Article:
Canadians should be having an informed discussion about their country’s involvement in the fight against ISIS (Islamic State in Iraq and Syria). This was the advice given by Rami Khouri, Senior Fellow at the Issam Fares Institute, American University of Beirut (AUB), during a lecture in Toronto last week titled “Beyond Sunnis and Shiites: Understanding the Turbulent Reconfiguration of Arab States and Citizens.”
Quipping that he expected to see some rational thinking north of the U.S. border, Khouri said America is again leading a military adventure in the Middle East about which it has “no clue.” Former Canadian foreign minister Bill Graham, who was present at the lecture, agreed with Khouri and recalled that one of his proudest moments in office was when then Prime Minister Jean Chrétien resolutely decided against joining the U.S.-led invasion of Iraq in 2003.
It is no surprise that not one among the 22 Arab countries is democratic and the Middle East as a whole is the only region in the world that has remained undemocratic as a whole.
Khouri said defeating ISIS by military means will only bring about a temporary respite in the continuing bubbling of Islamist movements across the Arab world if the underlying conditions that gave rise to in the first place persist. He said these conditions were brought about by corruption, mismanagement of national resources, poor governance, widespread disparities in society, abuse of power, incompetence in confronting Zionism and its threats, subservience to foreign powers, and the dominance of society by single families and their cronies.
Giving a broad sweep of the troubled history of the Middle East over generations, Khouri said much of its current problems could be traced back to the many Western interventions over the years starting from the First World War. Adding to the turbulence was the undefined link between citizen and state in the countries carved out of the defeated Ottoman Empire. “The citizenry never played a role in the forming of these states and there never was a social contract between them.”
It is no surprise that not one among the 22 Arab countries is democratic and the Middle East as a whole is the only region in the world that has remained undemocratic as a whole, Khouri said. This structural fault led to the eruption of anger during the Arab uprising that began in December 2007 and whose repercussions are still being felt, he said. “The established systems are being challenged while a whole new order is still being fashioned.” Pointing out last month’s Tunisian election as a good case study of the evolutionary process, Khouri said it was the first-ever constitutional exercise seen in the Arab world.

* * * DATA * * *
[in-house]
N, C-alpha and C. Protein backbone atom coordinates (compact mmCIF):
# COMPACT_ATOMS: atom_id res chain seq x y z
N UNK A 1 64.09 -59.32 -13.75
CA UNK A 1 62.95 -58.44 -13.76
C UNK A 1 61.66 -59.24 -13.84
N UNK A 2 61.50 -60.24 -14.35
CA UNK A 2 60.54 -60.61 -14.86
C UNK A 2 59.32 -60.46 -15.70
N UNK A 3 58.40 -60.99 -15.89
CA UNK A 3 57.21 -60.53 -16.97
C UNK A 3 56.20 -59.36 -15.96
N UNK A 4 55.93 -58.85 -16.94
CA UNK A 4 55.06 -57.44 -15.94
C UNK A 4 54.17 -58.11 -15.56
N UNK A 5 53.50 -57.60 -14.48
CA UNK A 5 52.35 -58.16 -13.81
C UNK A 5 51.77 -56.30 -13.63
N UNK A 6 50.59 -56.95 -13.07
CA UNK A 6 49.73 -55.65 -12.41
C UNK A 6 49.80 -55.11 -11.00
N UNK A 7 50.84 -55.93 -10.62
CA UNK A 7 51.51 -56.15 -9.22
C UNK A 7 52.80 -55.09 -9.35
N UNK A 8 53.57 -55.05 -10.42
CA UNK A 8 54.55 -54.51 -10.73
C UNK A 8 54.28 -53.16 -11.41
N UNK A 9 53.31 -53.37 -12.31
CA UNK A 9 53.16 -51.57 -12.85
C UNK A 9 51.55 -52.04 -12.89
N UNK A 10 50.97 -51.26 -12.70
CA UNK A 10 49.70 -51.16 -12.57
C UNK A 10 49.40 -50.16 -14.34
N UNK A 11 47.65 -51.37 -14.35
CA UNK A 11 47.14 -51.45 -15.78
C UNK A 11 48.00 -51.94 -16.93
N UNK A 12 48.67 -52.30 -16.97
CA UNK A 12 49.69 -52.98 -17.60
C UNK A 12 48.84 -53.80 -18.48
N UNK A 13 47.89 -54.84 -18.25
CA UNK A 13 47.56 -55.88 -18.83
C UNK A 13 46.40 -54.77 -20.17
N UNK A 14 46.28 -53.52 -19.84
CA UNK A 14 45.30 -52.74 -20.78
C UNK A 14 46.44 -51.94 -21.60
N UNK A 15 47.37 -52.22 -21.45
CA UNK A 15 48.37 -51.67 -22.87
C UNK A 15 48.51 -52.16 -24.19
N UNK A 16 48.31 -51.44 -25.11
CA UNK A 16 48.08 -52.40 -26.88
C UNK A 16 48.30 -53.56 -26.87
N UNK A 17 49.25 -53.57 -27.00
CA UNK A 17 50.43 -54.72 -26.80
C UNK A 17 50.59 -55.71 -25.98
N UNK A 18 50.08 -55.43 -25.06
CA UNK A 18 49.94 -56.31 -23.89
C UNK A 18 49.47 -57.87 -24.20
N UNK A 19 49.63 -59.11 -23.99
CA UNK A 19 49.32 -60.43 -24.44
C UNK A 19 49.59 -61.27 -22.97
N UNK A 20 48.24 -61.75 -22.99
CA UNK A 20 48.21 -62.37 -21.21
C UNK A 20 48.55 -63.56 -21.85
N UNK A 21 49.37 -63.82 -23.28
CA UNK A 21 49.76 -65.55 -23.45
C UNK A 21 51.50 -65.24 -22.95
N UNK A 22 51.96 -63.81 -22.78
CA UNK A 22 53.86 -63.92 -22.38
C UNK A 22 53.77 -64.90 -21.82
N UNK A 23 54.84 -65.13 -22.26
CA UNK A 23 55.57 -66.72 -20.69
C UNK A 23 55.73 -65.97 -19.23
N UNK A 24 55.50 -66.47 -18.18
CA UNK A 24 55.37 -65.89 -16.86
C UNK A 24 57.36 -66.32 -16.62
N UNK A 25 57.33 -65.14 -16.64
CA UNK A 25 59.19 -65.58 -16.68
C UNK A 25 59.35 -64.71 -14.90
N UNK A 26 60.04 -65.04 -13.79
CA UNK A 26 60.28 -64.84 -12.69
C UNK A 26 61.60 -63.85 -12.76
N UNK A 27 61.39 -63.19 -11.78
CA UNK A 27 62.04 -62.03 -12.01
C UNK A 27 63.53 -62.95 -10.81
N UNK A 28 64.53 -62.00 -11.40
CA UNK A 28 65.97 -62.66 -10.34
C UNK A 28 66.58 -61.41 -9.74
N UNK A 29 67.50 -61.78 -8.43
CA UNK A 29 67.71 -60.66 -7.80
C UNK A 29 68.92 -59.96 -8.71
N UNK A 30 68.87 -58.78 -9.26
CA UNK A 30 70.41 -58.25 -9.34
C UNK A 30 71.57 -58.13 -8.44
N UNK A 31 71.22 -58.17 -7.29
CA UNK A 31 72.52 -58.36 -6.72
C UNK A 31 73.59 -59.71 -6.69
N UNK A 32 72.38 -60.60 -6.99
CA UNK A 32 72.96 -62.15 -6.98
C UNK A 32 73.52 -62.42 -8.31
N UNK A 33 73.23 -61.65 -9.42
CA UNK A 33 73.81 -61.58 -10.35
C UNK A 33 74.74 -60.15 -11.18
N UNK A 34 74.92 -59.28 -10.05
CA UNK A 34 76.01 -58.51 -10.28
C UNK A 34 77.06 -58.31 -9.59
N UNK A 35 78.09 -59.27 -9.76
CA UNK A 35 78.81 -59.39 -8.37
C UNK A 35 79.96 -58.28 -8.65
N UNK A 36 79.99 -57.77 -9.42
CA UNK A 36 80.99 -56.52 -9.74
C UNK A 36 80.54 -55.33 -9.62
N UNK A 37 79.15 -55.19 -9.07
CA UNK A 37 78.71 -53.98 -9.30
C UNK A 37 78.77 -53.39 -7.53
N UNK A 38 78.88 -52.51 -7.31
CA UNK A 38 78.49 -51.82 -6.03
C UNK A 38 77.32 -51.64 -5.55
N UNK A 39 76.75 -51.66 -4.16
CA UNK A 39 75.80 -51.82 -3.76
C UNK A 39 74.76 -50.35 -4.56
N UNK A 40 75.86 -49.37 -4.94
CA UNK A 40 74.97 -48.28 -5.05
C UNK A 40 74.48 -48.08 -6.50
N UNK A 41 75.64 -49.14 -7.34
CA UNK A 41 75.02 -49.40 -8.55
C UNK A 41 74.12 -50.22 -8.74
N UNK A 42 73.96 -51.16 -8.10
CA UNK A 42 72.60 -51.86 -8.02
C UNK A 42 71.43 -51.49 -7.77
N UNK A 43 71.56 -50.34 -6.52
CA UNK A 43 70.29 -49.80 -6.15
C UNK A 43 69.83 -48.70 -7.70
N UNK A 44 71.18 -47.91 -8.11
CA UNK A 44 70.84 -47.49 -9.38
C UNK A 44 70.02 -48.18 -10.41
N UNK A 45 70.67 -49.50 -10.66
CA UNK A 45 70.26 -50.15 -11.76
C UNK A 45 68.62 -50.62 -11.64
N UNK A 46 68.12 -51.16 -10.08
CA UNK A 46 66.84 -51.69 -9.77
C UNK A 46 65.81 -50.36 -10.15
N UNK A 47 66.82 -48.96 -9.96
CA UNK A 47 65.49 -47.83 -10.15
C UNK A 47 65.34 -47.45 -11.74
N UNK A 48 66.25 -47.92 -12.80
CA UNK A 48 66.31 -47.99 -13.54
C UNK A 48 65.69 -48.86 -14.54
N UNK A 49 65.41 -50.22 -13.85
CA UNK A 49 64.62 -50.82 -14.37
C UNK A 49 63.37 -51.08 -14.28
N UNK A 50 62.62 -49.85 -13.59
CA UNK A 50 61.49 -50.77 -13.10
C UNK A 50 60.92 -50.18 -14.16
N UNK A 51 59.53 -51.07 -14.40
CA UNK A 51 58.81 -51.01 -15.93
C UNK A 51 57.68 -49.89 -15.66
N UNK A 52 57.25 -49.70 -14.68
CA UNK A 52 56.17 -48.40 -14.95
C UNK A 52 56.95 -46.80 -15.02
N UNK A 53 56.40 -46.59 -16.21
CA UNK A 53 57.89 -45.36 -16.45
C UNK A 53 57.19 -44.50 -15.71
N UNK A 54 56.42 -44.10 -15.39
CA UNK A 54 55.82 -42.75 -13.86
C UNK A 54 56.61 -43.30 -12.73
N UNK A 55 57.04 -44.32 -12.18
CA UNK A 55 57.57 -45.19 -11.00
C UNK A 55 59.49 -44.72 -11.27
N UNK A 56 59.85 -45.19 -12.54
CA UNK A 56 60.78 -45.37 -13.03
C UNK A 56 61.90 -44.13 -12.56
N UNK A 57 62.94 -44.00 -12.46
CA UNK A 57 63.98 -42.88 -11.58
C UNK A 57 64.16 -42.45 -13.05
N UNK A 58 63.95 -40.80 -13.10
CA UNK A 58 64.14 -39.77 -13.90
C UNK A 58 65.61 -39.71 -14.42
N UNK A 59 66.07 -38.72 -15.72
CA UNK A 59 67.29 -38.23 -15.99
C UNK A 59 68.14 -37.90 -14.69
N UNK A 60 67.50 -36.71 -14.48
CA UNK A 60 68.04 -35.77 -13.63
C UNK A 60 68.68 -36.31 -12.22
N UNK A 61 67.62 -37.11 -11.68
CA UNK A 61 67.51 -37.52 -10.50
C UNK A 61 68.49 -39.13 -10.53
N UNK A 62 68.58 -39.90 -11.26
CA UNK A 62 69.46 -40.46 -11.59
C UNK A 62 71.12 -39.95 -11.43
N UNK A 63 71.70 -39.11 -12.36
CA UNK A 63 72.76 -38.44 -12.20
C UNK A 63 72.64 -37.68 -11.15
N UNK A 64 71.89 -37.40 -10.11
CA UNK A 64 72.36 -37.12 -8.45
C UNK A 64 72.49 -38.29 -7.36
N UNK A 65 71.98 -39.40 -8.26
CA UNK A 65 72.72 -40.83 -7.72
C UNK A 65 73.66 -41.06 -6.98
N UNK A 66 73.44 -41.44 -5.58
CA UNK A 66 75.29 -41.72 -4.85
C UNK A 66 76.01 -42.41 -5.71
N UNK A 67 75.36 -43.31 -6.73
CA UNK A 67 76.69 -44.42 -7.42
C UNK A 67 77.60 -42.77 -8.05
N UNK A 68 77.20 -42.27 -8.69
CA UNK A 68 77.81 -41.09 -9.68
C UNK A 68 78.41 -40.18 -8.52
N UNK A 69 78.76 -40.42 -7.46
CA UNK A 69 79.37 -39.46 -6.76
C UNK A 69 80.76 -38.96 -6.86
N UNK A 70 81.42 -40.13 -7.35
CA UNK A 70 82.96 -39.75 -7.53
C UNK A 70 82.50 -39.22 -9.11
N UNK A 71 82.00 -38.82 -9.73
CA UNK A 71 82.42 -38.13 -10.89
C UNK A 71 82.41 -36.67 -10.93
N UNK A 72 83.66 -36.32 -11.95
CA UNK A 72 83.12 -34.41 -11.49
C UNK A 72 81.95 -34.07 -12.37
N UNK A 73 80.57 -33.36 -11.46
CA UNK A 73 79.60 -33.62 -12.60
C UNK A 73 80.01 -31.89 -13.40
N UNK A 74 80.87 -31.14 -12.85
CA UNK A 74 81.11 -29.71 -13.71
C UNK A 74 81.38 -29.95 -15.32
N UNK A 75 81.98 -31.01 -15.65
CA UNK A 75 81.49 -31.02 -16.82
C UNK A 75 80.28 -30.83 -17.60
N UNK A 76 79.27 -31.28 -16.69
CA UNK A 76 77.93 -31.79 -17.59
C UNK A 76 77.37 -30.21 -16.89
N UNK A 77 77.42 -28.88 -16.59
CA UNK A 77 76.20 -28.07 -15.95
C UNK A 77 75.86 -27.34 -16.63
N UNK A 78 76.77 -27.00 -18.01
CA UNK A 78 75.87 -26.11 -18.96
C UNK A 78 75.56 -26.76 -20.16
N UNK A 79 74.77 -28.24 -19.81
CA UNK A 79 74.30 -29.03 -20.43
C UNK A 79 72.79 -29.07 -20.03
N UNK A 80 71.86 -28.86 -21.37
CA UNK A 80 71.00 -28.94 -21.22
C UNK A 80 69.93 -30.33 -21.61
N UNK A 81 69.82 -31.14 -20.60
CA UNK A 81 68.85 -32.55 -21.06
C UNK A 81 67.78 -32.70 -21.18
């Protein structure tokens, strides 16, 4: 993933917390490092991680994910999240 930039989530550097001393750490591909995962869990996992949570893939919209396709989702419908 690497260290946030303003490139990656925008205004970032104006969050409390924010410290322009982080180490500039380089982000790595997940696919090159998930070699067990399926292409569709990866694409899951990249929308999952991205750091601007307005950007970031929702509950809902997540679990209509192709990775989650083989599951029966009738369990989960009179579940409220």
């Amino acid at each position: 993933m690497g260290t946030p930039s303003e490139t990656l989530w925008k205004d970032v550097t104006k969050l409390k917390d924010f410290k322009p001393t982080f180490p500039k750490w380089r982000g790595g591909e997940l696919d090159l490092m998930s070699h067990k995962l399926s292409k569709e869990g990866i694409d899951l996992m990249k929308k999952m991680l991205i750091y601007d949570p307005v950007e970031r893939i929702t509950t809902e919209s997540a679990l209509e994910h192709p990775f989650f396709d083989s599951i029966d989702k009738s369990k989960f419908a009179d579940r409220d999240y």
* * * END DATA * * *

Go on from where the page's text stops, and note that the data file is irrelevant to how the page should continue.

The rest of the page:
People were treated as animals and are now some are behaving like animals.
Pointing out that binary and linear connections cannot be applied to current events in the Arab world, Khouri said one must understand that a series of epic developments are happening there simultaneously. “Demands for citizenry rights, constitutional reforms and social justice have come up together unlike in other parts of the world where they came in progression.”
Consequence of dysfunction
“ISIS is a logical consequence of the dysfunction experienced by the people over the years. It is a reaction that is not coming out of a vacuum and is doing exactly the same thing as the marauding Bedouin tribes who carved out territories for themselves in the wake of retreating European powers from the region after the two world wars,” Khouri said. “Instead of the European powers, central governments are in retreat in the Arab world today and all kinds of groups are filling the gaps. ISIS is but one such extreme manifestation emanating out of the dehumanizing of populations by various regimes. People were treated as animals and are now some are behaving like animals.”
Whatever else it represents, in contemporary terms, ISIS is the latest manifestation of at least half-a-dozen other Islamist movements in Arab society since the 1970’s, Khouri said. “The very different natures of these movements and the reasons for their emergence should be noted by anyone interested in understanding how ISIS came to be and how it could be confronted and defeated.”
However, the Middle East scholar said, the threat posed by ISIS should not be exaggerated. “This criminal cult of social misfits have no anchors in the community. They are trying to resolve the stress felt by society by banking on Islam which is a strong part of the people’s identity.” He reminded the audience that the civil rights movement in the U.S. was led by Christian churches. “The Islamists very well understand the power of religion.”
The lecture was co-hosted by the Canadian Arab Institute, The Bill Graham Centre for Contemporary International History and the Toronto AUB alumni association.
Ranjit is a Toronto-based writer with interest in Canadian civic affairs, immigration, the environment and motoring. Maytree and Al Jazzera English alumnus.